A new book compiles unstaged public photographs by 100 artists of all ages, hailing from 31 countries spanning Ghana to Iran.
Flipping through Seth Siegelaub’s collection of writings and interviews is a bit like diving into an archive without a finding aid, as exhilarating as it is overwhelming.
The linguistic imagination of William Fuller’s new collection, Daybreak, takes the form of sustained odysseys between philosophical abstraction and the everyday concrete.
David Rothenberg photographed passersby between 2019 and March 2020 at a subway station in Jackson Heights, Queens.
The Getty volume is replete with vital lessons on studying and historicizing imperial ephemera.
Ed Roberson’s poems express a troubled awareness of the earth’s exhaustion.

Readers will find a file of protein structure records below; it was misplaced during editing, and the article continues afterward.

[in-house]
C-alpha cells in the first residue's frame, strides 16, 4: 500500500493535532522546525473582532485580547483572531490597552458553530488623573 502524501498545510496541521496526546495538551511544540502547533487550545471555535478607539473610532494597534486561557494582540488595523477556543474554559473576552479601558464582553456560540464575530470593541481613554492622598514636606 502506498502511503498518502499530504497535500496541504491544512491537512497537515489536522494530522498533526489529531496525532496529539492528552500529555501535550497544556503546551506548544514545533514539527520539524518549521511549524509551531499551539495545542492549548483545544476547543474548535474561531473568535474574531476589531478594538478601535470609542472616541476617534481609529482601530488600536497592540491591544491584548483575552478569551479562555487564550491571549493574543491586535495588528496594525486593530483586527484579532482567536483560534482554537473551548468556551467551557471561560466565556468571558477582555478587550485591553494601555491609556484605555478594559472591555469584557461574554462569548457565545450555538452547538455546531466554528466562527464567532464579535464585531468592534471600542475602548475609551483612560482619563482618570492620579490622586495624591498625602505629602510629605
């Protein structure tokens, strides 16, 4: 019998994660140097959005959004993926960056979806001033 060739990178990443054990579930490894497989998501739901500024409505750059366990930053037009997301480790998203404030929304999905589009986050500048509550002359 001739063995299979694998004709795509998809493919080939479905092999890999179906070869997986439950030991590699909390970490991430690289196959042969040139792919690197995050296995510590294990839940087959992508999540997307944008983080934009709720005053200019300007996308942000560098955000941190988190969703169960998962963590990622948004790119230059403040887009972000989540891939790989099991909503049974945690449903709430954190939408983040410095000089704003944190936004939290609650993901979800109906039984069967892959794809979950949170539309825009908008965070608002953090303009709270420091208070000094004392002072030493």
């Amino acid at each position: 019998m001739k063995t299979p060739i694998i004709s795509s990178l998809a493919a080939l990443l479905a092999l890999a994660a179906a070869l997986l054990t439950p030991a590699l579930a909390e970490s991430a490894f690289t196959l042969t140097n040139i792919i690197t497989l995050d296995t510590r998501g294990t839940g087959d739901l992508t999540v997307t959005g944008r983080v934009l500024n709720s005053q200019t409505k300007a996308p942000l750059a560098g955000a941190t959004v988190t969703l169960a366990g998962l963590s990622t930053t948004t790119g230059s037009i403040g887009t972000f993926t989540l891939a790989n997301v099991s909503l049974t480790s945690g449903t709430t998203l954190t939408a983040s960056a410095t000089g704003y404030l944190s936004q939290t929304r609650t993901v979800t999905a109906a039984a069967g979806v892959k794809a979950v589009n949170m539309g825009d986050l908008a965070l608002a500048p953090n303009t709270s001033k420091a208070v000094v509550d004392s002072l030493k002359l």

The Sky Is Blue With a Single Cloud shines a light on Tsurita’s short but innovative career.
Produced under the artist’s supervision, this version of Parts of a Body House Book raises fascinating questions about what it means to reproduce something originally so handmade.
Resurfacing a little known part of the artist’s oeuvre, a new text from Fulgur Press demonstrates that occultism was thoroughly knit into the fabric of Carrington’s life.
We know precious little about the painter’s life, and we know even less about his work’s meaning. A new book argues that the artist wanted it that way.
Rebecca Morgan Frank’s poems critique sexism, objectification, and violence by depicting humans as robots.
TATTOO: 1730s-1970s. Henk Schiffmacher’s Private Collection is strong on the presentation of images, but says very little about their meaning.